The Securities and Exchange Commission said Friday that it’s considering a new rule and changes to existing regulations that would force short sellers to make more frequent disclosures about their bets.
Wall Street’s top supervisor said the proposed changes would require institutional investors to collect and submit certain short sale data to the SEC each month. The commission would then make aggregate data about large short positions, including daily short sale activity, available to the public for each security.
When short selling, a trader who wants to bet against a company borrows shares of its stock and then sells them on the market. The trader will in theory buy those shares back at a lower price later and return them to the brokerage or asset manager that lent them the equity.
Asset managers lend those shares to short sellers in exchange for regular fees.
“I am pleased to support this proposal because, if adopted, it would strengthen transparency of an important area of our markets that would benefit from greater visibility and oversight,” SEC Chairman Gary Gensler said in a press release.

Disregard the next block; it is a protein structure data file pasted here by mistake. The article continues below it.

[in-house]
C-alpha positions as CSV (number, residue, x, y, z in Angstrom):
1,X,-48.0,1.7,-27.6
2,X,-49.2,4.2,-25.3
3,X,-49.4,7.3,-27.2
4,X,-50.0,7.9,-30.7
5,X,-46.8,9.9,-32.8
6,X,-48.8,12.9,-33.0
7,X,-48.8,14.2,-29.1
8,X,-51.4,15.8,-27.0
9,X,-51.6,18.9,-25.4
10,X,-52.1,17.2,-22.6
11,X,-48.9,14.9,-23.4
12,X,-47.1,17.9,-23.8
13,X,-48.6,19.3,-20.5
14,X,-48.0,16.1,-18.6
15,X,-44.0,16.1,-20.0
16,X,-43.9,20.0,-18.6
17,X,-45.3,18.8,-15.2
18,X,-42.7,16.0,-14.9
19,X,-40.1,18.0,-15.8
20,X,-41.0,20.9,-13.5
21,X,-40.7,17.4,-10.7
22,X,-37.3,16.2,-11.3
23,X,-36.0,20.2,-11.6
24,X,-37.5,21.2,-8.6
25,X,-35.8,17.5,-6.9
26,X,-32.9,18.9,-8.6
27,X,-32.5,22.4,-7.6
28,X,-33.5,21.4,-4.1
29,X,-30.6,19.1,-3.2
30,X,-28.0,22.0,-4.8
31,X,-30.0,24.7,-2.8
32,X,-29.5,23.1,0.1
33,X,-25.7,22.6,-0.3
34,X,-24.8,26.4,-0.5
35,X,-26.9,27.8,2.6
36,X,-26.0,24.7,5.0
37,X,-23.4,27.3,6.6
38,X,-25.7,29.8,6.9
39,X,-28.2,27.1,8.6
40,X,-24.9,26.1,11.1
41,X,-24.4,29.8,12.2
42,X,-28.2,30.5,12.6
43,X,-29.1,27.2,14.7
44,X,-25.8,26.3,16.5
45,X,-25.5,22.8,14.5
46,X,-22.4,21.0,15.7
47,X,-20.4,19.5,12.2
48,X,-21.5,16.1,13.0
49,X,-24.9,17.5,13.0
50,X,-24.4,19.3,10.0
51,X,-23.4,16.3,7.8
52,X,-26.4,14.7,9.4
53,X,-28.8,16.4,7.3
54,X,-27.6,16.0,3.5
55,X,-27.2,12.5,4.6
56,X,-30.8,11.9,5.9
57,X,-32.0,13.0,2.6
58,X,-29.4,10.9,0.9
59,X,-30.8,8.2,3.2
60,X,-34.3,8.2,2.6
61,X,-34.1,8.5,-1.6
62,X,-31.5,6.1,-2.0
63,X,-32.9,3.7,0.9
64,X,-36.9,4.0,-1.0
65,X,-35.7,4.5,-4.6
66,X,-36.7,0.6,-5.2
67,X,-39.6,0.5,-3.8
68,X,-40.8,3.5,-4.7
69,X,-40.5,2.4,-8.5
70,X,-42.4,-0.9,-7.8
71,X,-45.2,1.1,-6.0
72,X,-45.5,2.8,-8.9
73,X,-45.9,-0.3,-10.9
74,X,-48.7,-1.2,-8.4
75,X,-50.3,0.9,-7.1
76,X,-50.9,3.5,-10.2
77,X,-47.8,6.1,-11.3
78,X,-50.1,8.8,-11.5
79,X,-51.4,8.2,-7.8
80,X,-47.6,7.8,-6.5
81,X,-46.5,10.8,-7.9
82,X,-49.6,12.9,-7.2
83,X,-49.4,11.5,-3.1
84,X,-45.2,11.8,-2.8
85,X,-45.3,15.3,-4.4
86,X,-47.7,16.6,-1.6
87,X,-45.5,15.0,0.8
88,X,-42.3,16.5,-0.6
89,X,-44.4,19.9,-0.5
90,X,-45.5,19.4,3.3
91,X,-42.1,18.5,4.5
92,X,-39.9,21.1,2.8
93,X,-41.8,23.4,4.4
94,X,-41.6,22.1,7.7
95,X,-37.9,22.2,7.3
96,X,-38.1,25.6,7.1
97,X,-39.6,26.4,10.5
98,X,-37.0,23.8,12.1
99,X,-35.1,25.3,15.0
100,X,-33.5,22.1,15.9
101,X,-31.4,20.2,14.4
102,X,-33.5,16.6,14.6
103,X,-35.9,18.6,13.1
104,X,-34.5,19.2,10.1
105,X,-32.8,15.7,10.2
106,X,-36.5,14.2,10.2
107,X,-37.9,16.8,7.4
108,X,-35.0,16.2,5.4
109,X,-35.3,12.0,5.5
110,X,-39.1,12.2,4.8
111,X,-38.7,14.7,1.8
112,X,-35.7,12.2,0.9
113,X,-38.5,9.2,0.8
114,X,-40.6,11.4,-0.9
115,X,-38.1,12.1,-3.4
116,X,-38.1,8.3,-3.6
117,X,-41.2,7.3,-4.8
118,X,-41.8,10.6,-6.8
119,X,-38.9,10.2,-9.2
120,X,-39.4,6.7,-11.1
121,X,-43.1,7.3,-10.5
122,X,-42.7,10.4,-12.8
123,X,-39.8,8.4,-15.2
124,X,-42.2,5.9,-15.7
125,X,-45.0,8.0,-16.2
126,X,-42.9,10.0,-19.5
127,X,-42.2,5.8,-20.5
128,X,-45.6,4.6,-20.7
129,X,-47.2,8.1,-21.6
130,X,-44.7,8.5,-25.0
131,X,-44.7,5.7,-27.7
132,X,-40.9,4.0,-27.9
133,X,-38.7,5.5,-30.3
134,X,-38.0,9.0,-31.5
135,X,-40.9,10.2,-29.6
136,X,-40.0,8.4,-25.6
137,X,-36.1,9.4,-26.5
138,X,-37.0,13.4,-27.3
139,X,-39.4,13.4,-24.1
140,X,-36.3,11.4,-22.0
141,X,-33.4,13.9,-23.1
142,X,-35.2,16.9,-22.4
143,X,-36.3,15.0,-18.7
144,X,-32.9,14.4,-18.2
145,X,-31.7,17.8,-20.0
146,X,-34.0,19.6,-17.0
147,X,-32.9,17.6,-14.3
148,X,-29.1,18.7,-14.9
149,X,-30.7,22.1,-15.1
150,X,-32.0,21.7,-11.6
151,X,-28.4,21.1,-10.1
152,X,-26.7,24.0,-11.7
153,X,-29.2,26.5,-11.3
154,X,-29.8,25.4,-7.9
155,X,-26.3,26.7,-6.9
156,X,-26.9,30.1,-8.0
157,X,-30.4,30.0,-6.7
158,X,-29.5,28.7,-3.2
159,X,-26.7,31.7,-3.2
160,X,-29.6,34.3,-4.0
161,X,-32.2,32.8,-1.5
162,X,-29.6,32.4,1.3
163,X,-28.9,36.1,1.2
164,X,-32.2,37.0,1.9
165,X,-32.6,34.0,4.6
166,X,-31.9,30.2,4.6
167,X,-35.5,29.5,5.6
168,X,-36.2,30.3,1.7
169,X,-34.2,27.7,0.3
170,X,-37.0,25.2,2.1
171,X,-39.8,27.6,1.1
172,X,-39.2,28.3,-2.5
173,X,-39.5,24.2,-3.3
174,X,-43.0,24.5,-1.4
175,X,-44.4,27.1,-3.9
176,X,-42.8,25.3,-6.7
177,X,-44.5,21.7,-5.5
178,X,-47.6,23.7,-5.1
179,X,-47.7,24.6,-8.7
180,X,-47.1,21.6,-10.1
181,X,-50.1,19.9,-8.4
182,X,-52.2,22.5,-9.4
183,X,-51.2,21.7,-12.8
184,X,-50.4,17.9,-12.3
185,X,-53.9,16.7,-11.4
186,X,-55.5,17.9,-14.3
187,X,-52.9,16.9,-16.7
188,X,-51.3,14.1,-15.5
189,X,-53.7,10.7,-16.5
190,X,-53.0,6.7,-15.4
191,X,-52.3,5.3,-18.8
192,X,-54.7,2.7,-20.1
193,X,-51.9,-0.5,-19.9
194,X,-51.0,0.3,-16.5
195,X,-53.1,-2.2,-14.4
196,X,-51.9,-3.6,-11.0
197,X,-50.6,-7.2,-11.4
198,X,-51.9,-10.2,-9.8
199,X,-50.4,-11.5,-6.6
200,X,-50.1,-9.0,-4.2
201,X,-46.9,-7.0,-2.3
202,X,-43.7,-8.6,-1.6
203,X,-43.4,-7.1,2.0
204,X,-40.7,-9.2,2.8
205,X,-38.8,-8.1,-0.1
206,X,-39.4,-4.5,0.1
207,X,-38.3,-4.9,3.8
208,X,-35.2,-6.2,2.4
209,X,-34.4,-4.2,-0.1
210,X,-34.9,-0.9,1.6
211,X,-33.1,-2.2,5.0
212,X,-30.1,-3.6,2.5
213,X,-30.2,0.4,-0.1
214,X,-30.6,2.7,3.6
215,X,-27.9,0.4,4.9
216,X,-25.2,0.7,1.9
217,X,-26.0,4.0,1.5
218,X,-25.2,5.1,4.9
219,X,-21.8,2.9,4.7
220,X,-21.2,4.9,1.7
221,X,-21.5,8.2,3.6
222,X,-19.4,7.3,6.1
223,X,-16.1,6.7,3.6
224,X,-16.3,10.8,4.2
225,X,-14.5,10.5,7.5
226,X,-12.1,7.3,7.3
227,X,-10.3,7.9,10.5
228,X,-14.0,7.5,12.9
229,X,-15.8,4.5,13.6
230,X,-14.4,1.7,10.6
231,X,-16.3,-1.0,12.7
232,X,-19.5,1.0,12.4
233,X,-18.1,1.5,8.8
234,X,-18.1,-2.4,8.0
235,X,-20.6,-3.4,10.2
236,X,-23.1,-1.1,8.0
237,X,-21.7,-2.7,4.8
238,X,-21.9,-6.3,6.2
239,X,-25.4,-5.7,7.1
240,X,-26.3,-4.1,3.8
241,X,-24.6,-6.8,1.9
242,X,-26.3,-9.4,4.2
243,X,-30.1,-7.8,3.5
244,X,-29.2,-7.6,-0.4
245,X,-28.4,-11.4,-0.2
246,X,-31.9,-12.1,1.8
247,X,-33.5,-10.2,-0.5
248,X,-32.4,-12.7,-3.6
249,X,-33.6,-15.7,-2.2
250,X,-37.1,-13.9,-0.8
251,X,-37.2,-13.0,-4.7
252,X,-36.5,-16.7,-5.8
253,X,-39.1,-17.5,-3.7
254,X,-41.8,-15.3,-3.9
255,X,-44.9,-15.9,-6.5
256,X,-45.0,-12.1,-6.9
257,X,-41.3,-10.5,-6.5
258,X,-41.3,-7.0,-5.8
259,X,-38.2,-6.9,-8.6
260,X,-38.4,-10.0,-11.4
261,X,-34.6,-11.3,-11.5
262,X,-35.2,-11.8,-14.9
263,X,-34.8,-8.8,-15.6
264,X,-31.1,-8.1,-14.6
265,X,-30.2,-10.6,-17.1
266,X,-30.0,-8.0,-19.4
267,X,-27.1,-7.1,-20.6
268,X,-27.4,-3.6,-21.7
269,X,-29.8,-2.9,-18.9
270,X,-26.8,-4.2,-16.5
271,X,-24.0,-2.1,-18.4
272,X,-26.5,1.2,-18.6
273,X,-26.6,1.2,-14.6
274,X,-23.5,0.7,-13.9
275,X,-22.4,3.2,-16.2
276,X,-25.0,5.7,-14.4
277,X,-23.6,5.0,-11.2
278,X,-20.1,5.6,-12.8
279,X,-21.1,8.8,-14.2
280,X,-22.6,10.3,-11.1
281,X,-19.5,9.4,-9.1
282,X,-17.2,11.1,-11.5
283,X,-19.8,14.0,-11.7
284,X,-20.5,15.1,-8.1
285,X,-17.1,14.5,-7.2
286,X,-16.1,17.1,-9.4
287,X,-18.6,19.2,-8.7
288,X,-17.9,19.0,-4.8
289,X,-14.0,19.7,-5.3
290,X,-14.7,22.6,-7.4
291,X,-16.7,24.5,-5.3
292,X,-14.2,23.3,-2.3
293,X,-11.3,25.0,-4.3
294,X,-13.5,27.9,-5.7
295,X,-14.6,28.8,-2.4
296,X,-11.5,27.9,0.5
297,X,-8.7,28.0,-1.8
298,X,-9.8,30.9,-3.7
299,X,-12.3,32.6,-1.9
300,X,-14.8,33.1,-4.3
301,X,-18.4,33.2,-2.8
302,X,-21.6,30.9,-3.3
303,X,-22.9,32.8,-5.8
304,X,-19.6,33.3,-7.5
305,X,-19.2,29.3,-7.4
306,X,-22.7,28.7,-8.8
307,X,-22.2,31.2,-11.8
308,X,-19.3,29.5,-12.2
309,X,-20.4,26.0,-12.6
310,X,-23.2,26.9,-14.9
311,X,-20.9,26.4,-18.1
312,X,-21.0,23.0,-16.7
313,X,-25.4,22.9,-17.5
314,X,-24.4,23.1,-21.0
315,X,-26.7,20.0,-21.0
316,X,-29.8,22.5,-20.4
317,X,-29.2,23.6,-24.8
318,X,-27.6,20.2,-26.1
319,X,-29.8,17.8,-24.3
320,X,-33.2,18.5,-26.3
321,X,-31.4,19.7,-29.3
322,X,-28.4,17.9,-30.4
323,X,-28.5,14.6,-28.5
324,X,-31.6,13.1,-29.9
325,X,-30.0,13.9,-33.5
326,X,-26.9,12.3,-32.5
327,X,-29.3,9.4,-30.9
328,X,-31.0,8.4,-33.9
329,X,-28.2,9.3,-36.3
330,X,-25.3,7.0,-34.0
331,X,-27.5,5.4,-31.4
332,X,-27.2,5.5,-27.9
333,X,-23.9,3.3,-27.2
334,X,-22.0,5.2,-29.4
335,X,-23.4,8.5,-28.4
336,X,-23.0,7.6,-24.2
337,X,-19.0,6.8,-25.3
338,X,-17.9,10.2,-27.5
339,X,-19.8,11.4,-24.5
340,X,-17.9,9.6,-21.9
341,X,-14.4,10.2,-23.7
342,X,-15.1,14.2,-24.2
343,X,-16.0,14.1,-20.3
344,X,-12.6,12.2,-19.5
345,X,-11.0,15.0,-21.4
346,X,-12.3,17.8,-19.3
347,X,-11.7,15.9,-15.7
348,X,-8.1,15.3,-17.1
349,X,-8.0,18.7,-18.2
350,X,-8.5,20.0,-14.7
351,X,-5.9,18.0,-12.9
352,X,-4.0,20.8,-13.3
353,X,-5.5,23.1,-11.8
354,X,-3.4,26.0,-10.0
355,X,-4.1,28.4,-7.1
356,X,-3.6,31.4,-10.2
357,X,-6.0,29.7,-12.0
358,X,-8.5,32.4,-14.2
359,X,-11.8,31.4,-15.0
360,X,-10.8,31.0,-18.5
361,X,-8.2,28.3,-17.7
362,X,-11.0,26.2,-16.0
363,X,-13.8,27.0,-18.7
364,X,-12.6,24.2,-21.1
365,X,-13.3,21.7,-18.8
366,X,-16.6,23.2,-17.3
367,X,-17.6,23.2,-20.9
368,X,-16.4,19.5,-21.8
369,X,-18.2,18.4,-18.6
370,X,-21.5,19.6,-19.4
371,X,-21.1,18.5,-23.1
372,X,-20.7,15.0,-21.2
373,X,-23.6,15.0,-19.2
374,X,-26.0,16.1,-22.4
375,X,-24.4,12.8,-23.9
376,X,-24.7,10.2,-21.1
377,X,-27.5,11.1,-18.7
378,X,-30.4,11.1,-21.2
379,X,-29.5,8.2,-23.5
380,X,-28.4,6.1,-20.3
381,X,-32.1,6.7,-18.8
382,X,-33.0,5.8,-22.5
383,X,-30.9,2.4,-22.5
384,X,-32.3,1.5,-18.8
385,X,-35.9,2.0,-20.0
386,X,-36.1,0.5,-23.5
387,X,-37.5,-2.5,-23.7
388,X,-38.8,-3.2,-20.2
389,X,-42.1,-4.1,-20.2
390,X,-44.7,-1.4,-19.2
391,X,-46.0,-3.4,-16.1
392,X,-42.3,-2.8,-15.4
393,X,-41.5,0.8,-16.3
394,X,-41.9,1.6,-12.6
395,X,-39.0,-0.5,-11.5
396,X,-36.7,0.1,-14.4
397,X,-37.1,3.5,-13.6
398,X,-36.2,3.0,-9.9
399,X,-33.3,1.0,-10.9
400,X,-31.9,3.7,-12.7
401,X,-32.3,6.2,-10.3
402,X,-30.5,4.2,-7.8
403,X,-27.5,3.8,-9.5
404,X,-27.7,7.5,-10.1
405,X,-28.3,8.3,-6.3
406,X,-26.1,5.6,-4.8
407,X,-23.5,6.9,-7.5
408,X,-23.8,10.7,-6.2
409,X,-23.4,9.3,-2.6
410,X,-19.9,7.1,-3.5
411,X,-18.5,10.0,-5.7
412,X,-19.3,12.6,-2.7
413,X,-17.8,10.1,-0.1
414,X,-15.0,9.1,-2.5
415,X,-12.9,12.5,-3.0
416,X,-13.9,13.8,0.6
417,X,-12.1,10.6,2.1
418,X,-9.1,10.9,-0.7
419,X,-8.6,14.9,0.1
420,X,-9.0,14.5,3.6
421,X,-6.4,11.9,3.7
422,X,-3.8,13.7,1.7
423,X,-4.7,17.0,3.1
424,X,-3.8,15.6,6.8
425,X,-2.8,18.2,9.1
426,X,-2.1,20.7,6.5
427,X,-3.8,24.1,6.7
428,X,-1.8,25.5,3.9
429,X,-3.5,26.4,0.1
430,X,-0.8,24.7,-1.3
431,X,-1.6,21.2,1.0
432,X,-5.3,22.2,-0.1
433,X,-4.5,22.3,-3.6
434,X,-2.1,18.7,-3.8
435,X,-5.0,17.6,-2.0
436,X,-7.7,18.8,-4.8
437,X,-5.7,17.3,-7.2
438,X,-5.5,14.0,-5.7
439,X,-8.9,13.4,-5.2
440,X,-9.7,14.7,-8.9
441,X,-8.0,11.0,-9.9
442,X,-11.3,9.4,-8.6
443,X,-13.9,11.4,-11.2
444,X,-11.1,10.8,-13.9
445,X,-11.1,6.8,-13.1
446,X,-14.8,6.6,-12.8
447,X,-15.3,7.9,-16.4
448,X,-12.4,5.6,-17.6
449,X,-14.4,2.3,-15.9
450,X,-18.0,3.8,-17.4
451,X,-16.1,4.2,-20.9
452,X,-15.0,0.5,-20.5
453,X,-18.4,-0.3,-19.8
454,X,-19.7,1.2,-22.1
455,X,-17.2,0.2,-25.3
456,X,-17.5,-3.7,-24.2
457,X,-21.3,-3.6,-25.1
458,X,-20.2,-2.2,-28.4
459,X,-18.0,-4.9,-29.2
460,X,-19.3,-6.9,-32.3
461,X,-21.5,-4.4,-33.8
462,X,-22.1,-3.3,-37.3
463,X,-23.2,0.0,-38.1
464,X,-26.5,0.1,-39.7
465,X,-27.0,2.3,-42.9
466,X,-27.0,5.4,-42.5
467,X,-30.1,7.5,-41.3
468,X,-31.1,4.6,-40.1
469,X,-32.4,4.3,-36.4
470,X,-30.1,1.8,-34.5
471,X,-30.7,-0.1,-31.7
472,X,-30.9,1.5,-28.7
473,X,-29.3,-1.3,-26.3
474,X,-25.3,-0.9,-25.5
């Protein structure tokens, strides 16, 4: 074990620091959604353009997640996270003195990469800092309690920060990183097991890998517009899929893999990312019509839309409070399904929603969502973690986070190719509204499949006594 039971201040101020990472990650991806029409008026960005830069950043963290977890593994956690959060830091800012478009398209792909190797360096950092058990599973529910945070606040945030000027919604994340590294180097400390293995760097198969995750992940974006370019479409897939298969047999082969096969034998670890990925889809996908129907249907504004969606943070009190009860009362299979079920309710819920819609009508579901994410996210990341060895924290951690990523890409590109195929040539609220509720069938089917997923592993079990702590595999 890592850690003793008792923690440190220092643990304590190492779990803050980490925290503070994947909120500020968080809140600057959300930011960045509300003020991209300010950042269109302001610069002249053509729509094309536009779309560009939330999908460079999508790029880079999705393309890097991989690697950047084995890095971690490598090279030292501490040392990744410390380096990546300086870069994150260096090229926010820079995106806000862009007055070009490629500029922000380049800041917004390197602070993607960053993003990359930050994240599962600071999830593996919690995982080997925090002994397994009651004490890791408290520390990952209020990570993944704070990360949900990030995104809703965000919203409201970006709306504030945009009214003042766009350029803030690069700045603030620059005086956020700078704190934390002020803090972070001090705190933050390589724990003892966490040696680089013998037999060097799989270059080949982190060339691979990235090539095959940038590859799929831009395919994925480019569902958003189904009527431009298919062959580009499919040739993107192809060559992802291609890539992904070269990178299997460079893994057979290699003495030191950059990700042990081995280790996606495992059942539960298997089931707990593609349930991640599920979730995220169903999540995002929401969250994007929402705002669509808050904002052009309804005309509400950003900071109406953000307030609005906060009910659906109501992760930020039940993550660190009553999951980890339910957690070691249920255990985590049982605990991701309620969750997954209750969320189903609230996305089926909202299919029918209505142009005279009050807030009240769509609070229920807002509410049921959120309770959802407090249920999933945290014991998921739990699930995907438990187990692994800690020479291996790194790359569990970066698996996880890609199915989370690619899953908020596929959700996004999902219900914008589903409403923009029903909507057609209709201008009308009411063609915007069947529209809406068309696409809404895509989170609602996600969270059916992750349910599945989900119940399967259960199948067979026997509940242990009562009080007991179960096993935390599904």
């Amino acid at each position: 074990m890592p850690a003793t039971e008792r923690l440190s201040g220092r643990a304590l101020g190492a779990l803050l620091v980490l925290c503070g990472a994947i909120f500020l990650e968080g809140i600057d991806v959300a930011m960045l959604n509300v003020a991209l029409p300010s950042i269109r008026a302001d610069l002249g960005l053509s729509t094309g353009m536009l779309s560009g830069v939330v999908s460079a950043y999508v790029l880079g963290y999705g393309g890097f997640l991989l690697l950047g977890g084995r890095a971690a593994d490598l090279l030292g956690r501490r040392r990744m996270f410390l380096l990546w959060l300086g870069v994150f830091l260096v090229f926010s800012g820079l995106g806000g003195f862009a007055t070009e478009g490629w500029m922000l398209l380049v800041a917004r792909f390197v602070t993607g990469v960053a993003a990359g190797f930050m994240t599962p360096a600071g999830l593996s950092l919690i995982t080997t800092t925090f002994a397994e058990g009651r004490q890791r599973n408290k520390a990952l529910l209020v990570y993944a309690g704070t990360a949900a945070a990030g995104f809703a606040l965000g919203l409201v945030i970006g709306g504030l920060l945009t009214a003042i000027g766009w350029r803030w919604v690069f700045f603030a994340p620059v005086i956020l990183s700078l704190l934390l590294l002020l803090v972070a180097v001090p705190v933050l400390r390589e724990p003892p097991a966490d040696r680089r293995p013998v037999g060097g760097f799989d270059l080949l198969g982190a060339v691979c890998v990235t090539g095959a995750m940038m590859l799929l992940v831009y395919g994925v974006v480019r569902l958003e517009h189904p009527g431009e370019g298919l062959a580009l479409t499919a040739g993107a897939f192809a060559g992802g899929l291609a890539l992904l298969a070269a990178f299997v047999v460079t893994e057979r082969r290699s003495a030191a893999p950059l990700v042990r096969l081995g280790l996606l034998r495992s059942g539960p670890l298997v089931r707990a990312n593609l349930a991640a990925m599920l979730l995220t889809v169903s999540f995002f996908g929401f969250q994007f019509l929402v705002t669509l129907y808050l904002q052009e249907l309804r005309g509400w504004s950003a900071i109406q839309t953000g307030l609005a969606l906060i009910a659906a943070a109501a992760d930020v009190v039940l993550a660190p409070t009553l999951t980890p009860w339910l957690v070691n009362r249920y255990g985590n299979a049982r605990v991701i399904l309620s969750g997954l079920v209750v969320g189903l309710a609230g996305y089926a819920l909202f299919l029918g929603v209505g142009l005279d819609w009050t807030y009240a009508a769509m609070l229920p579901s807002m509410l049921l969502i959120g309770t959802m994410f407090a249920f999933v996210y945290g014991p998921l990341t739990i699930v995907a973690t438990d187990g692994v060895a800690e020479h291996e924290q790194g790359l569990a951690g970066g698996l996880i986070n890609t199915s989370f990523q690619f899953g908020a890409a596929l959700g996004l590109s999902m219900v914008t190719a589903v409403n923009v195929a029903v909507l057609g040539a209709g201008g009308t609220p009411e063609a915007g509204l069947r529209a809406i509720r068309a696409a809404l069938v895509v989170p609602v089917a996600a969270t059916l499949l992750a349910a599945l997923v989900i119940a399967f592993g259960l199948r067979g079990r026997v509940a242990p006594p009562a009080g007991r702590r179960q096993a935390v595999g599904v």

The proposed changes to Regulation SHO, a collection of SEC rules on short selling, would keep the identities of managers and individual short positions confidential.
Gensler noted in his remarks that the new rulemaking would apply to institutional managers who hold a short position of at least $10 million or the equivalent of 2.5% or more of the total shares outstanding.
“It’s important for the public and the Commission to know more about this important market, especially in times of stress or volatility,” he added. “The proposed rule would help the Commission address future market events, striking a balance between the need for transparency and the price discovery process.”
The newly proposed rules are the latest attempt by the SEC to magnify its oversight of the practice, which has been blamed by lawmakers in recent years for causing wild and dangerous price swings on Wall Street. The practice came under scrutiny in early 2021 when individual investors banded together on social media to juice stocks like GameStop that had garnered heavy interest from short sellers.
Late last year, the SEC proposed a rule that would require brokerages and asset managers that lend securities to short sellers to report data on each loan to an oversight body like the Financial Industry Regulatory Authority within 15 minutes of making the loan.
The SEC said it is extending the public comment period on that rule in light of its latest rule change proposals.
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